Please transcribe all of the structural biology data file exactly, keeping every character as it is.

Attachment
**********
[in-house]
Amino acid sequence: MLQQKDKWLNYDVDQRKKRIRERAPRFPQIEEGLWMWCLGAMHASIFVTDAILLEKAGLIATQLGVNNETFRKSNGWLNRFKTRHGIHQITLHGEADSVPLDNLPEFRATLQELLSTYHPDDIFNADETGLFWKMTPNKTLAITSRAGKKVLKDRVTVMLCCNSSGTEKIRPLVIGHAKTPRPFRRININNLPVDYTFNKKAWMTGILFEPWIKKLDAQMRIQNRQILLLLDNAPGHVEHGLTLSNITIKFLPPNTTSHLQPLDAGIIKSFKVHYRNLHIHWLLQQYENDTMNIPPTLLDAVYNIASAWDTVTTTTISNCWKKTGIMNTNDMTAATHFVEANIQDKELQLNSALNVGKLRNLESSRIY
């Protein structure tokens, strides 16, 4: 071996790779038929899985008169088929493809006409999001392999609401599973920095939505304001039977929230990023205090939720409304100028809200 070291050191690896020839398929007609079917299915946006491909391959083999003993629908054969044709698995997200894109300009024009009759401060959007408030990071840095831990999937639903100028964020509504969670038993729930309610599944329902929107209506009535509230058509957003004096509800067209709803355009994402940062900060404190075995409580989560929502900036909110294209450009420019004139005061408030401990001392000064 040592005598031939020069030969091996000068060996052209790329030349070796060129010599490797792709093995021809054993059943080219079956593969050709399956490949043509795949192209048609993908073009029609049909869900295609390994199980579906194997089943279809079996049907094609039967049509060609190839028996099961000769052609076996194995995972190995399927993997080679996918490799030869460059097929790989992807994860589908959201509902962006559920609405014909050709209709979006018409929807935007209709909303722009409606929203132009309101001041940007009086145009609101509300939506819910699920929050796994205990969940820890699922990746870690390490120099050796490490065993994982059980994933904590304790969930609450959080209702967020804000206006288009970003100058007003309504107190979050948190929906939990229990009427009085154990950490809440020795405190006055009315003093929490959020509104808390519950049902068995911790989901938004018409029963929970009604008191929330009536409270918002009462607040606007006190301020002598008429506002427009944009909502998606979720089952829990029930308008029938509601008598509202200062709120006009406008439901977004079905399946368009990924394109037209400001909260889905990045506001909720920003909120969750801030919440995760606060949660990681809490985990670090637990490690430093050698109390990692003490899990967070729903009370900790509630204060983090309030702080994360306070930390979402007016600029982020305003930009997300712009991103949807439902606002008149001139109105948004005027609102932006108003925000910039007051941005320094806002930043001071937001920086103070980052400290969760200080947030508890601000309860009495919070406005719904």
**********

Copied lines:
[in-house]
Amino acid sequence: MLQQKDKWLNYDVDQRKKRIRERAPRFPQIEEGLWMWCLGAMHASIFVTDAILLEKAGLIATQLGVNNETFRKSNGWLNRFKTRHGIHQITLHGEADSVPLDNLPEFRATLQELLSTYHPDDIFNADETGLFWKMTPNKTLAITSRAGKKVLKDRVTVMLCCNSSGTEKIRPLVIGHAKTPRPFRRININNLPVDYTFNKKAWMTGILFEPWIKKLDAQMRIQNRQILLLLDNAPGHVEHGLTLSNITIKFLPPNTTSHLQPLDAGIIKSFKVHYRNLHIHWLLQQYENDTMNIPPTLLDAVYNIASAWDTVTTTTISNCWKKTGIMNTNDMTAATHFVEANIQDKELQLNSALNVGKLRNLESSRIY
């Protein structure tokens, strides 16, 4: 071996790779038929899985008169088929493809006409999001392999609401599973920095939505304001039977929230990023205090939720409304100028809200 070291050191690896020839398929007609079917299915946006491909391959083999003993629908054969044709698995997200894109300009024009009759401060959007408030990071840095831990999937639903100028964020509504969670038993729930309610599944329902929107209506009535509230058509957003004096509800067209709803355009994402940062900060404190075995409580989560929502900036909110294209450009420019004139005061408030401990001392000064 040592005598031939020069030969091996000068060996052209790329030349070796060129010599490797792709093995021809054993059943080219079956593969050709399956490949043509795949192209048609993908073009029609049909869900295609390994199980579906194997089943279809079996049907094609039967049509060609190839028996099961000769052609076996194995995972190995399927993997080679996918490799030869460059097929790989992807994860589908959201509902962006559920609405014909050709209709979006018409929807935007209709909303722009409606929203132009309101001041940007009086145009609101509300939506819910699920929050796994205990969940820890699922990746870690390490120099050796490490065993994982059980994933904590304790969930609450959080209702967020804000206006288009970003100058007003309504107190979050948190929906939990229990009427009085154990950490809440020795405190006055009315003093929490959020509104808390519950049902068995911790989901938004018409029963929970009604008191929330009536409270918002009462607040606007006190301020002598008429506002427009944009909502998606979720089952829990029930308008029938509601008598509202200062709120006009406008439901977004079905399946368009990924394109037209400001909260889905990045506001909720920003909120969750801030919440995760606060949660990681809490985990670090637990490690430093050698109390990692003490899990967070729903009370900790509630204060983090309030702080994360306070930390979402007016600029982020305003930009997300712009991103949807439902606002008149001139109105948004005027609102932006108003925000910039007051941005320094806002930043001071937001920086103070980052400290969760200080947030508890601000309860009495919070406005719904």